Estonia revisited: technology & security
Estonia’s e-voting system builds on the existing electronic citizens’ ID infrastructure which is used as a means of personal identification both for e-government and e-banking transactions.
Like any smartcard each citizen ID card comes with 2 PIN codes. A voter wishing to cast a ballot via the internet needs a computer with an internet connection, a smart card reader and the relevant ID card software which is made available on-line.
A voter then inserts the ID card into the card reader, opens the I-voting website, downloads and runs the voter application which encrypts the vote, and identifies oneself by entering PIN1 as for any other government transaction. But since when are elections considered the same as any other government transaction? Once the list of candidates of the voter’s electoral district is displayed, the voter makes a choice and confirms his/her choice by entering PIN2 which serves as a digital signature. By digital signing, the voter’s personal data are added to the encrypted vote on a separate file. At that point the voter receives a notice that the vote has been accepted by the intermediary server. To add some procedural safeguards, in order to ensure that voters express their true will, they are allowed to change their electronic vote by voting again electronically during advance polls or by voting at the polling station during advance polls. Advance polls are necessary in order to ensure there is time to eliminate double votes by the end of the Election Day.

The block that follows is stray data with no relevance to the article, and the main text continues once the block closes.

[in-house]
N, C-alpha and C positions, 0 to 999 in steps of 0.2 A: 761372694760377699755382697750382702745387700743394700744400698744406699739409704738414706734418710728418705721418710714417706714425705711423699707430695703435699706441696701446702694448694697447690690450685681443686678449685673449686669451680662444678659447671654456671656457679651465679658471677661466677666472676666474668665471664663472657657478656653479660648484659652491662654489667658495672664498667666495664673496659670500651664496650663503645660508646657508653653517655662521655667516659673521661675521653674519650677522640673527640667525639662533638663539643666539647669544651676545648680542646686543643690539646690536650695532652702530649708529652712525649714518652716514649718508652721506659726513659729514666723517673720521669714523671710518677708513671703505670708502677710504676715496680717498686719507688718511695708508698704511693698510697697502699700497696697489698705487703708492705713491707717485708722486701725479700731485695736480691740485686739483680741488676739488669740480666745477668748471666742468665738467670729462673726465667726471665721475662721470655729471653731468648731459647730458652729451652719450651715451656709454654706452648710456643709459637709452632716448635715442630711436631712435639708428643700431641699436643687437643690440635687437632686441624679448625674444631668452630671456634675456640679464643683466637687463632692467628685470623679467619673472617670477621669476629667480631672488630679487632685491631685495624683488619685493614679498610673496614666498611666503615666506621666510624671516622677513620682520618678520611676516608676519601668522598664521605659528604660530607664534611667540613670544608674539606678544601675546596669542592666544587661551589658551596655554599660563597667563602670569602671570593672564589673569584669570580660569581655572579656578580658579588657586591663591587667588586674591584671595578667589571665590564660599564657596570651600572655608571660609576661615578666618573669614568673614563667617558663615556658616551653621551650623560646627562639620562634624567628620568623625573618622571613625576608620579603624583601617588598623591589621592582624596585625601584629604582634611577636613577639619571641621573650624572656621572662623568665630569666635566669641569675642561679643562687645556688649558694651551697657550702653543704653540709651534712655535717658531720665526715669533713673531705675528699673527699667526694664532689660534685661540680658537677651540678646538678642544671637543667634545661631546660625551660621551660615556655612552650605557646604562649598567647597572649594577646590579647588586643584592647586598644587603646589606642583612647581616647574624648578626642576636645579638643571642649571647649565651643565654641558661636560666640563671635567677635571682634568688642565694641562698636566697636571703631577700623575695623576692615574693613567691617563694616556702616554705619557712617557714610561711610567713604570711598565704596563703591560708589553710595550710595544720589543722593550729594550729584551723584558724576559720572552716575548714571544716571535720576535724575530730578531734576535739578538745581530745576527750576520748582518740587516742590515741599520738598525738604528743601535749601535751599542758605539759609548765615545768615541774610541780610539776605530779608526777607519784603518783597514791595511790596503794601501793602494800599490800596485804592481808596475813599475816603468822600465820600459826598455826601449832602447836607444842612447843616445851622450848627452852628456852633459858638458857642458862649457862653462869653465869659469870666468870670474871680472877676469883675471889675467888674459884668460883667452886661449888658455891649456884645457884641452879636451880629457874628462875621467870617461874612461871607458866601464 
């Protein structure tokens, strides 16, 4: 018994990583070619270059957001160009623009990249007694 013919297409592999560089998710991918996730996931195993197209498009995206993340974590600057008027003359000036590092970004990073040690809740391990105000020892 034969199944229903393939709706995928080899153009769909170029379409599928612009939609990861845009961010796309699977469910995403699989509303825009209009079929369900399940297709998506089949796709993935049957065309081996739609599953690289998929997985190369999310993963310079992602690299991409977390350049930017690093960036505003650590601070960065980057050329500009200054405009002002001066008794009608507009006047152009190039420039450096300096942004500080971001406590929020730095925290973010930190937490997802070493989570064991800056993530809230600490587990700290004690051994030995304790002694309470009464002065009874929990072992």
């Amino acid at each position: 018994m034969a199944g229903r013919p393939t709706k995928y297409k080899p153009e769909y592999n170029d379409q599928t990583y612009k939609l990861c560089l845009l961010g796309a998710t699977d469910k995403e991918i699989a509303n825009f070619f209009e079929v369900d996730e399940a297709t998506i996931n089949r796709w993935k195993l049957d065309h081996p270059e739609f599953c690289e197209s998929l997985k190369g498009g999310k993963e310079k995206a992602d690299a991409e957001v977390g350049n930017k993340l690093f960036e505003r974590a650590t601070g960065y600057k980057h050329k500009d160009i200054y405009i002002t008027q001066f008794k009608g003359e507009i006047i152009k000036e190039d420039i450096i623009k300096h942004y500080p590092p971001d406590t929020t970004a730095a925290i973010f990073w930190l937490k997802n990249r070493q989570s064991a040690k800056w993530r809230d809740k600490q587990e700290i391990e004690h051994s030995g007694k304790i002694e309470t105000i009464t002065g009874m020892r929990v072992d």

Voters in 2013 could verify that a vote was cast as intended using a smart phone app provided by the election authority. If the ballot cast matched the stored ballot the app displayed the corresponding candidate, which the voter could check. The server allowed verification to be performed up to three times and up to 30 minutes after casting. The verification procedure however was partially deployed in 2013 and is expected to be fully launched for all available devices in 2015.
So what is so wrong with this picture that makes international observers indicate security inadequacies ever since the 2011 Parliamentary Elections? The OSCE in the report produced for the May 2011 Estonian elections had indicated advances in the field of cryptography that enable end-to-end verification of the votes cast and the existence of algorithms that enable universal verifiability, so that anyone is able to verify that the cast votes have been decrypted and counted properly, both of which were evidently missing from the Estonian internet voting system. Additionally the OSCE was made aware of malware which could penetrate a voter’s computer and change the ballot cast without the possibility for the voter ever detecting it.
A more recent report based on the 2013 Estonian e-voting deployment demonstrated that little progress had been made in the meantime. A series of further possible security inadequacies were highlighted with the most prominent one being the vulnerability of systems voters use for authentication and ballot casting, and the poor encryption that safeguards ballots cast. Both reports also referred to many cases of procedural security controls not being properly organized and executed.
So I guess we shouldn’t really wonder what made the Britons shout that Estonia shouldn’t have used its e-voting system for the 2014 European Parliament Election. As always when security is not up to the standards it all comes down to trust. We shall be exploring this parameter in the next post.